On that note, if your PSU board was installed in a metal box/case with the solder side pointing towards you (that's how many monitors are usually done), then you can install the PSU board back into that metal box so that the PCB will have less chance of slipping away when you try to measure it. Not to mention that once connected to the wall, the metal case of the box is at GROUND. So there's less chance of you touching something on the board and getting a shock or shorting out the power supply. And instead of holding the black multimeter probe to a ground pin, you can use the case as ground (provided the board tie-down screws are installed.)
Now if your PSU board doesn't mount in a metal case like that, then just place it on some kind of a NON-CONDUCTIVE surface. Even better if the surface has some friction to it, so the PCB won't slide around. And also, if possible, try to do it on a surface that is flame resistant... or at least not easily flammable (i.e. NO newspaper or regular paper.) Cardboard - passable, but don't leave anything connected unattended. A rough wood surface is one good example of surface that is non-conductive, has some friction to it, and is fairly flame and heat-resistant.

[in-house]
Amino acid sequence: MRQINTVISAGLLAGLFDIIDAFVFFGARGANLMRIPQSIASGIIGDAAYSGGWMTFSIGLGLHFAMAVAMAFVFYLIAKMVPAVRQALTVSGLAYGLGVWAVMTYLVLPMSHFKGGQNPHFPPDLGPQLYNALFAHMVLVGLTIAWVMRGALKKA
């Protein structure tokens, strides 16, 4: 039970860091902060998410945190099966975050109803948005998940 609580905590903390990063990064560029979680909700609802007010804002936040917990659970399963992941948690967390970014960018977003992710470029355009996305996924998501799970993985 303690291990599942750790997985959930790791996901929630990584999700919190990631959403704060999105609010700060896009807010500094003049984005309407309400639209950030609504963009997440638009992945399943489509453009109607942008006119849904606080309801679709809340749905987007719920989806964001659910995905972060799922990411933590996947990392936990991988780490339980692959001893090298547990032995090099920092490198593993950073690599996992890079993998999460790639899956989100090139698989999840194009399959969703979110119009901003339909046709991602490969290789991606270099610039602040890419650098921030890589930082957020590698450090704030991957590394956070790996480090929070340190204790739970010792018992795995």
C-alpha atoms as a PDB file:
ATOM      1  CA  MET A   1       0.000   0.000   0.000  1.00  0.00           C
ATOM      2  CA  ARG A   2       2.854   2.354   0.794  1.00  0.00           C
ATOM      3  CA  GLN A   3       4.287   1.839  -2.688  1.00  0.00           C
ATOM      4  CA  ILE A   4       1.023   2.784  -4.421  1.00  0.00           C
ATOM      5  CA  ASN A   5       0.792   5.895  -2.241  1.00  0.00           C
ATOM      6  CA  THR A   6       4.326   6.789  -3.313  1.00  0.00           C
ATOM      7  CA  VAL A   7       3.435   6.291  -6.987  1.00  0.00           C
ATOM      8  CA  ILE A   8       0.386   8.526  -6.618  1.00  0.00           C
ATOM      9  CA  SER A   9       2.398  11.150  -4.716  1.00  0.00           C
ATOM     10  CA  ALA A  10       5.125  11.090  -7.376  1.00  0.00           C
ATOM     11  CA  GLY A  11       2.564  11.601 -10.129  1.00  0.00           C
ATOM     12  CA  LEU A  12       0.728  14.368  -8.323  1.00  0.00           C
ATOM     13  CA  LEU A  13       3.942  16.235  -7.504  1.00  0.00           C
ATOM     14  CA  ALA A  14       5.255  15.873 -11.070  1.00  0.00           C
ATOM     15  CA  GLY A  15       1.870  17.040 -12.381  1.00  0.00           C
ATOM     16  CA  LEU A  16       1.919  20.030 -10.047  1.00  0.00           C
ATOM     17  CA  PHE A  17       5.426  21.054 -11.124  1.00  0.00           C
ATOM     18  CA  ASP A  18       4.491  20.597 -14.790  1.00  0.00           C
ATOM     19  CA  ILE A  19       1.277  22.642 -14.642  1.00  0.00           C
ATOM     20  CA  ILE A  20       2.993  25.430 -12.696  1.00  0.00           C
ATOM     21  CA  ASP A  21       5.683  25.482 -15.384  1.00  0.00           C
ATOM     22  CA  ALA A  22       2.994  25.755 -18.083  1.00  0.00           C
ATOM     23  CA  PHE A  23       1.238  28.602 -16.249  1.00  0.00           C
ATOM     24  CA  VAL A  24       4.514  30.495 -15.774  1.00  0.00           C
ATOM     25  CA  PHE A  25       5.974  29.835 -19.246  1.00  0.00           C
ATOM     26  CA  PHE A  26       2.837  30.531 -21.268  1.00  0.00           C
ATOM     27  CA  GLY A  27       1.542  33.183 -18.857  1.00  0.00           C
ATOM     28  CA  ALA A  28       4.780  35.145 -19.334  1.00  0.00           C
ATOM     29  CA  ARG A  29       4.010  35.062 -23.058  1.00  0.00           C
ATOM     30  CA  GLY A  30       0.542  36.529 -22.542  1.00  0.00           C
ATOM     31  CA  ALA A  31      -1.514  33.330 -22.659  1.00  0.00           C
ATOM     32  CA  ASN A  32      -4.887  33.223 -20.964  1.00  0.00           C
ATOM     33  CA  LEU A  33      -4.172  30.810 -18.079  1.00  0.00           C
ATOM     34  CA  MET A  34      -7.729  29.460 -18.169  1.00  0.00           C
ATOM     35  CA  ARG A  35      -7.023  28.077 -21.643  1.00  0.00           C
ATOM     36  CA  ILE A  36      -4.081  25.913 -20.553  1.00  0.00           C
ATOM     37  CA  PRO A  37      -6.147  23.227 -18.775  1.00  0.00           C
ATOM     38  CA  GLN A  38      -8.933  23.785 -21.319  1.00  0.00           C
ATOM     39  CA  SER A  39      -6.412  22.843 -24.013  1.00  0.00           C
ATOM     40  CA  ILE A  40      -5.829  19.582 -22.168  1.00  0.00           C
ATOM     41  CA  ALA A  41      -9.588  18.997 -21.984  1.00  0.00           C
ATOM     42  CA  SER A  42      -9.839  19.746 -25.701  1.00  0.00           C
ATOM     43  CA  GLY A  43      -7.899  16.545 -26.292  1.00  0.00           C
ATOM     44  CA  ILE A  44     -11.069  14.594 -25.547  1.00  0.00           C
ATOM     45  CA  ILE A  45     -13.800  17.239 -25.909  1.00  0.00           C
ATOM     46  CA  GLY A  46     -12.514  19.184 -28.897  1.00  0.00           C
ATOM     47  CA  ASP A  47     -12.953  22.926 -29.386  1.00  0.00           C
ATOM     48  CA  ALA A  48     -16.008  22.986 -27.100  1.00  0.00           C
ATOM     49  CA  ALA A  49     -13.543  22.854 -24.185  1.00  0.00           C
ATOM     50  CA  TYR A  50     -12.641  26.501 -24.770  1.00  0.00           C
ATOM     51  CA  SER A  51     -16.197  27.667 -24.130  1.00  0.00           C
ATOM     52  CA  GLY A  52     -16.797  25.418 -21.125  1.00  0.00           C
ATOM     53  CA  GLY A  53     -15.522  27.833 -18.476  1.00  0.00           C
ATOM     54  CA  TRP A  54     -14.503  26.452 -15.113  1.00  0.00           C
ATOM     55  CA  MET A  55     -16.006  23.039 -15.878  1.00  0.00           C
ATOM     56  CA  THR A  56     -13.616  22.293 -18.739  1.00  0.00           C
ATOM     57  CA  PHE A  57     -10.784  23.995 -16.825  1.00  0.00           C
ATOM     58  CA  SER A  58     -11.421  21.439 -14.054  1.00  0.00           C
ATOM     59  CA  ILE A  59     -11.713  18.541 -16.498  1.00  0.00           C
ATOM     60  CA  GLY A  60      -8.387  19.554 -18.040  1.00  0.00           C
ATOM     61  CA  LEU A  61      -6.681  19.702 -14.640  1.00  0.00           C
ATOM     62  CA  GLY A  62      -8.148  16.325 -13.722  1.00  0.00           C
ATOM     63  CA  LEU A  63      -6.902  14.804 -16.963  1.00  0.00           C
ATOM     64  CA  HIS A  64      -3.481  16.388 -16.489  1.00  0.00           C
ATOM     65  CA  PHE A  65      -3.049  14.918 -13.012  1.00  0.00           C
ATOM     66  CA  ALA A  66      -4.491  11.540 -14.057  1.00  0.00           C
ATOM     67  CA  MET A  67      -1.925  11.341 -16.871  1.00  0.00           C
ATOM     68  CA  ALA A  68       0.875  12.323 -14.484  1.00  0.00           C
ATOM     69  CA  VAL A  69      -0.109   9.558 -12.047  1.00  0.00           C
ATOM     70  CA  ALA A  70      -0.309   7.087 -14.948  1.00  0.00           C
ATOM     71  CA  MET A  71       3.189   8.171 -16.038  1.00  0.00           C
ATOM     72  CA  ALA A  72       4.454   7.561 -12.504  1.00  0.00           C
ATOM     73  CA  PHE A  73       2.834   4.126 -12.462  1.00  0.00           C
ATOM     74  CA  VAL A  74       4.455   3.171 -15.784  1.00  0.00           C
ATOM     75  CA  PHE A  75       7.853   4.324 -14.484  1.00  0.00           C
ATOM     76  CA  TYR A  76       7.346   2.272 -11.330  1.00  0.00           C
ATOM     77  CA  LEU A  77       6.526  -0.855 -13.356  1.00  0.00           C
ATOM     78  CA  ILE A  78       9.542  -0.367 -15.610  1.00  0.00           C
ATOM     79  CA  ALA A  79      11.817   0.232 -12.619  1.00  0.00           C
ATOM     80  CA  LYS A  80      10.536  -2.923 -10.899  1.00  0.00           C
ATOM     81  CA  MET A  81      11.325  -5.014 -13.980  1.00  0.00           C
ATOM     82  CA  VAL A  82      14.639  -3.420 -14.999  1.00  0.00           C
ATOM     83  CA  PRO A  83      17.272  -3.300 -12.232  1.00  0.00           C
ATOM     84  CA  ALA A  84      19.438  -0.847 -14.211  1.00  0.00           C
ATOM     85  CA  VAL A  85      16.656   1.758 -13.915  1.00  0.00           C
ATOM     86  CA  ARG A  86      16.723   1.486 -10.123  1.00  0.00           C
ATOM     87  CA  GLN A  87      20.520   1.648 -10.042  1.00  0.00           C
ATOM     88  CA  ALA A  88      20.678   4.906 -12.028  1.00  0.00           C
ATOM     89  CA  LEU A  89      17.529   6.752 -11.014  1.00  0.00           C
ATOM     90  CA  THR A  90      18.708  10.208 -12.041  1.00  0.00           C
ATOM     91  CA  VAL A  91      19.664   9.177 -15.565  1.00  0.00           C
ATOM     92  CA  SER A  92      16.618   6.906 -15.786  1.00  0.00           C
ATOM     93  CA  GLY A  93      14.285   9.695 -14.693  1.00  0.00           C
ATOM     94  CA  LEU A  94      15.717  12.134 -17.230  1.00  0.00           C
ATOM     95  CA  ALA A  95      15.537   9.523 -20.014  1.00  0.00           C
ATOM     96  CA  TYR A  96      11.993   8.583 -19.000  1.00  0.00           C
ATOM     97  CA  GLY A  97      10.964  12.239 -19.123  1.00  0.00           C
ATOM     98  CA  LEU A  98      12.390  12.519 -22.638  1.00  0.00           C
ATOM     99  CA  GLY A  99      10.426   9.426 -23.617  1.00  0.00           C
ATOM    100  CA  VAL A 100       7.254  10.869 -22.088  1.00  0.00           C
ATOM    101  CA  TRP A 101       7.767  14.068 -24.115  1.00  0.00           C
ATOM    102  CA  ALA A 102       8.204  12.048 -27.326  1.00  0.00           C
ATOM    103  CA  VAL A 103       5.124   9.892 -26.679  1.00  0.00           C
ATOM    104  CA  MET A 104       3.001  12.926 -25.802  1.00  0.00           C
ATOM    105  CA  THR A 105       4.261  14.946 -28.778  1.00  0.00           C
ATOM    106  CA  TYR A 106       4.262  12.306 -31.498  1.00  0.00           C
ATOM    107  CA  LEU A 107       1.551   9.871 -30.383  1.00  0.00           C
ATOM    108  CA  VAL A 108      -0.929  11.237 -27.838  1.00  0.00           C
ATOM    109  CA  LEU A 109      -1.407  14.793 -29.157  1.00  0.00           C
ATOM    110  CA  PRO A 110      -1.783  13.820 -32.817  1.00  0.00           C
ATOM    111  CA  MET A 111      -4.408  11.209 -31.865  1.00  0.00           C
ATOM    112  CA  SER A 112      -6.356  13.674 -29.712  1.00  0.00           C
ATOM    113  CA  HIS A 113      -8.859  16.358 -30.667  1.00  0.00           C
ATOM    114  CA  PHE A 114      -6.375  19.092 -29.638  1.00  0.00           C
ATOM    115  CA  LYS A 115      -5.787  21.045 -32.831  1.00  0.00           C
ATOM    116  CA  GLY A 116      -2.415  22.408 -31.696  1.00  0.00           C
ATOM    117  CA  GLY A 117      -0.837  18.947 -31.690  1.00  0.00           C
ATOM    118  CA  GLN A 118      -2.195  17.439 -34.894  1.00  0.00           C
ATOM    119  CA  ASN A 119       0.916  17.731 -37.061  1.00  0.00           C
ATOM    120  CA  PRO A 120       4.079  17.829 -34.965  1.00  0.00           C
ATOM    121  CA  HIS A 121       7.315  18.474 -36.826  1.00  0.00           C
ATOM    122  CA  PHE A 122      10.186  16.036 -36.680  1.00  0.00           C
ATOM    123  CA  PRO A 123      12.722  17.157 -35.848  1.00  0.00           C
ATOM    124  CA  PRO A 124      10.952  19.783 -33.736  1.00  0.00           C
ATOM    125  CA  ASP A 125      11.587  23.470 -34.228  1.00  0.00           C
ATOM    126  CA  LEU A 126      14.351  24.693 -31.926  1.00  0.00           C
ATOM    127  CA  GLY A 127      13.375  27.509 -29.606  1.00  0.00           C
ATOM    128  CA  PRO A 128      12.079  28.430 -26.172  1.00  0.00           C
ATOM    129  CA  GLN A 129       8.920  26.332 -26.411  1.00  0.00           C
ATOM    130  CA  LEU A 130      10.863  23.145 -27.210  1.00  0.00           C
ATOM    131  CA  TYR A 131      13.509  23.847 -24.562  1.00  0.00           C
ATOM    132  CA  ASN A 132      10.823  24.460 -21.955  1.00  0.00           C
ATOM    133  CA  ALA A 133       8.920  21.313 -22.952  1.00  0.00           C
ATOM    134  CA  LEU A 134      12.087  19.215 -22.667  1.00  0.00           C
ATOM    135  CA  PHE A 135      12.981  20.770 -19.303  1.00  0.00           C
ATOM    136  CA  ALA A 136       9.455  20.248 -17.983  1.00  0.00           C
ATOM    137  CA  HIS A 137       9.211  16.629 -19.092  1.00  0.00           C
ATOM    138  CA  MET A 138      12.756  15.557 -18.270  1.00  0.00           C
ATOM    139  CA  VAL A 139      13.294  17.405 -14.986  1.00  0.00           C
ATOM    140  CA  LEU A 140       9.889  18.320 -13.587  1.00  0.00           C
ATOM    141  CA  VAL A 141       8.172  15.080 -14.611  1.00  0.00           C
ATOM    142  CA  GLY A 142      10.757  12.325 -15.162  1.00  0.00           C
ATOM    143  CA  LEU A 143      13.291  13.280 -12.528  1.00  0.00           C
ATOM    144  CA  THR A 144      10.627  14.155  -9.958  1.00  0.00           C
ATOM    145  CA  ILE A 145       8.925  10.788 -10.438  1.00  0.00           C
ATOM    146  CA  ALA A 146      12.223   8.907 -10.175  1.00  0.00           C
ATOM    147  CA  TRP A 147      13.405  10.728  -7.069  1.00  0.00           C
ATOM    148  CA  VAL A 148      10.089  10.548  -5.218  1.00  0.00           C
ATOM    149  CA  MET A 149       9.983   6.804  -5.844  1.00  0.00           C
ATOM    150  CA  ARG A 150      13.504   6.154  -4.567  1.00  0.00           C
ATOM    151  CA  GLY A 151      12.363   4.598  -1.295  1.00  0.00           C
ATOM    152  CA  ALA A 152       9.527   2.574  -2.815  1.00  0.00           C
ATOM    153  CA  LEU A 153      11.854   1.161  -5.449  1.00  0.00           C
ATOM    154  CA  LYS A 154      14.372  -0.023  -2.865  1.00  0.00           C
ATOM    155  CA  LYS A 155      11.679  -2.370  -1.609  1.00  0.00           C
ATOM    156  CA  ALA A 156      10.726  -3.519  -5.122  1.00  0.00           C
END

Quote:
Originally Posted by twist3r View Post
1. how exactly to measure the capacitor volgate while the power board is connected to power socket though power cable? Did the guys (from other place) told me correcty? Can the cap 'explode' when i touch its legs with multimeter wires?
No, nothing won't explode if you have your multimeter dialed in the right setting (in this case, DC Voltage and probes inserted in the correct slots on the multimeter - i.e. COM and V.)

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Originally Posted by twist3r View Post